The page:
2. Lauren Stansell shared her thoughts with BankRate.com on cash back cards and the considerations to evaluate when making the decision of which cash back option is most suitable for you.
  3. Dr. Dave Yeske shared his opinion on bonds with CNBC for an article in which they claimed that bond funds were “America’s favorite investment.”
  4. Yeske Buie has long supported the Foundation for Financial Planning, who connected us with a young family in need of financial planning after the husband was diagnosed with cancer. Our experience in working with them is one we’ll always remember.
  5. Always willing to share with others in pursuit of growing the profession, Elissa and Dave are very proud to have been part of Ed and Jody Jacobson’s Financial Planning Success Series, an online collection of wisdom, tips, and strategies from 30 leading experts.

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Cybersecurity Posts

1. Monitoring, Alerting, Locking, or Freezing 2. Cyber Spring Cleaning 3. The Ins and Outs of Identity Theft 4. Protecting Your Digital Identity 5. Don’t Fall for the Imposter

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  1. Monitoring, Alerting, Locking, or Freezing: What to do after the Equifax (or any other) breach.
  2. When is the last time you “scrubbed” your digital life? We offer a cyber spring cleaning checklist to add to your other spring cleaning initiatives.
  3. We share information from industry experts on the ways phishers can steal your information and what you can do to make yourself a less attractive target.
  4. We share our thoughts on the importance of social media identity monitoring and IdentityForce’s new feature that can help protect your digital identity.
  5. According to the Federal Trade Commission, complaints of imposter scams are on the rise. Read on and arm yourself with the knowledge of current imposter scam.

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The Astronomical Cost of Living – Bringing it Back to Earth

Financial Planningon December 13th, 2018No Comments

Written By: Zach Bennedsen, CFP®

You overhear it in restaurants, at the office, on public transit, or at family dinner—it’s on everyone’s mind: things cost so MUCH these days. Whether it’s coming from the generation ahead of you or from a generational peer, everyone wants to wax nostalgic about the cost of living “back in the day.” While the cost of living has certainly gone up, most people conveniently leave out the fact that wages have been steadily climbing as well. However, the increase in wages hasn’t always kept up with the rising cost of living, especially in certain sectors. Today we explore the country’s supposedly astronomical cost of living and see what talking points actually hold true.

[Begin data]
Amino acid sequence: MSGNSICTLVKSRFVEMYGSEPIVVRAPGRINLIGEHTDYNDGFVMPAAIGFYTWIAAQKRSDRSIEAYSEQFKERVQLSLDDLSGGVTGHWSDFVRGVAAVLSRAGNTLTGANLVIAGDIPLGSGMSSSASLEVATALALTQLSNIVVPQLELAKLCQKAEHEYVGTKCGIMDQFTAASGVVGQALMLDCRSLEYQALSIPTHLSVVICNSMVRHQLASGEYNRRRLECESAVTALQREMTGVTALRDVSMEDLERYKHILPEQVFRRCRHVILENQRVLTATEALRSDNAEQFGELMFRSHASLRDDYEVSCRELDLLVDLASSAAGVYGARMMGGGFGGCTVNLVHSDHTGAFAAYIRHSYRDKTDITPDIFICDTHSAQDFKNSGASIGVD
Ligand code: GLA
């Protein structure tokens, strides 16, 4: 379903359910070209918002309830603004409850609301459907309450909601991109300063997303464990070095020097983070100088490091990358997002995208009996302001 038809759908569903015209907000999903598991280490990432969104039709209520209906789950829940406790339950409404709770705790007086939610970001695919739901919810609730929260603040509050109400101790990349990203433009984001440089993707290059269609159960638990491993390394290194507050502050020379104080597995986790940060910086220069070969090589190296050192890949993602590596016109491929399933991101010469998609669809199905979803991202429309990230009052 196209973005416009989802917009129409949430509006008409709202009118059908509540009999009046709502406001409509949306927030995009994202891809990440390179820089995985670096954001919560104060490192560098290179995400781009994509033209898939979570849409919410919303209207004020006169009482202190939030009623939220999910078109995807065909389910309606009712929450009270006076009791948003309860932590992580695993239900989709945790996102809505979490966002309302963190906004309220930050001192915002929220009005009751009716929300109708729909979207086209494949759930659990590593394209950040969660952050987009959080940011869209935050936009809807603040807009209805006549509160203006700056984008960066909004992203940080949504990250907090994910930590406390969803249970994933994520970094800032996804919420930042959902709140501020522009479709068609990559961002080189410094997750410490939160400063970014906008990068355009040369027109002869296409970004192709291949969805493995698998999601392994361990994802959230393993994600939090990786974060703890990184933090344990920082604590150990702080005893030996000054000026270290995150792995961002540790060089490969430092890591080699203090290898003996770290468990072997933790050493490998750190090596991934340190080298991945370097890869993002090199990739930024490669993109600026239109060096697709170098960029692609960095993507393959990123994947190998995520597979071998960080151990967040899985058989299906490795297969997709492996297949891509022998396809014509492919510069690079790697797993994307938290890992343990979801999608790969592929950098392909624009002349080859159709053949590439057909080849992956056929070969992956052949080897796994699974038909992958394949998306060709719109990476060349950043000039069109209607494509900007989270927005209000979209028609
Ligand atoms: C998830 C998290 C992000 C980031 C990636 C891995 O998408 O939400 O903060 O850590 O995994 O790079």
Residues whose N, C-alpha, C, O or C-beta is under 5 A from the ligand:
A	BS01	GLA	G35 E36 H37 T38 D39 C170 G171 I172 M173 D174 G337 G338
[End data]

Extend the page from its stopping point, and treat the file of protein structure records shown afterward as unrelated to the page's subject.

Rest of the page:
The “Astronomical” Statistics

According to the Federal Housing Finance Agency, housing prices rose in every state between mid-2017 and mid-2018. Using the Case-Shiller index, a measure of residential real estate prices, we see that home prices have risen by over 50% since 2012. If we look specifically at San Francisco or Washington DC, the price increase has been even more drastic. Couple this with a less than stellar growth rate of real wages and you have an environment where home ownership and other financial goals, such as retirement, seem always out of reach.

Bringing it Back to Earth

The above statistics don’t exactly paint a rosy picture and can make you feel out of control of your living expenses. However, it is important to contextualize these numbers with a dose of reality—personal reality, that is. Cost of living, home prices, and wage growth figures are presented as averages for an entire nation, region, or city. They are not reported for your individual household. As such, it’s important to acknowledge that your individual situation does not have to be governed by national averages. It is true that you do not control the inflation rate. Nor do you control the housing market or the general wage growth of the country. But you do, however, have some control over your personal wage growth and your personal spending. For example, often ignored in the statistics reported by the Federal Bureau of Labor, your individual wage growth is also heavily influenced by the quality of the work you do. Similarly, you also control your investment and savings strategies, both of which can help you combat the ever-encroaching inflation rate.

When you turn away from generalities and look at your specific life, you may realize you have more control than you may think.